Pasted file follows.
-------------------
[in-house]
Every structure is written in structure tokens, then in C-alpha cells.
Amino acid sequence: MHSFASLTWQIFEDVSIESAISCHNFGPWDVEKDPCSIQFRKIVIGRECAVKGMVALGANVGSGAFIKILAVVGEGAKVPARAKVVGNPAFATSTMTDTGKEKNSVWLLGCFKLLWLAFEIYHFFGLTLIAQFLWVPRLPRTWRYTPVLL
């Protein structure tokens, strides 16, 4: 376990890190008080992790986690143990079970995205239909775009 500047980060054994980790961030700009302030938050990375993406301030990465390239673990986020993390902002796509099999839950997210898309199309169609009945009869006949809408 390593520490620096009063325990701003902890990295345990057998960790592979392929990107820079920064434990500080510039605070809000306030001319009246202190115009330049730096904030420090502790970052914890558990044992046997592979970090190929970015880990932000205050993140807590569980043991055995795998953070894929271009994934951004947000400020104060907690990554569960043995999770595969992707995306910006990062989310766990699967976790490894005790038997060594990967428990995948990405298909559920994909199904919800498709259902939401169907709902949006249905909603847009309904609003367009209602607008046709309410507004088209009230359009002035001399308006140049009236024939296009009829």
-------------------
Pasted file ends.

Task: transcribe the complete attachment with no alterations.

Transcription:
[in-house]
Every structure is written in structure tokens, then in C-alpha cells.
Amino acid sequence: MHSFASLTWQIFEDVSIESAISCHNFGPWDVEKDPCSIQFRKIVIGRECAVKGMVALGANVGSGAFIKILAVVGEGAKVPARAKVVGNPAFATSTMTDTGKEKNSVWLLGCFKLLWLAFEIYHFFGLTLIAQFLWVPRLPRTWRYTPVLL
């Protein structure tokens, strides 16, 4: 376990890190008080992790986690143990079970995205239909775009 500047980060054994980790961030700009302030938050990375993406301030990465390239673990986020993390902002796509099999839950997210898309199309169609009945009869006949809408 390593520490620096009063325990701003902890990295345990057998960790592979392929990107820079920064434990500080510039605070809000306030001319009246202190115009330049730096904030420090502790970052914890558990044992046997592979970090190929970015880990932000205050993140807590569980043991055995795998953070894929271009994934951004947000400020104060907690990554569960043995999770595969992707995306910006990062989310766990699967976790490894005790038997060594990967428990995948990405298909559920994909199904919800498709259902939401169907709902949006249905909603847009309904609003367009209602607008046709309410507004088209009230359009002035001399308006140049009236024939296009009829």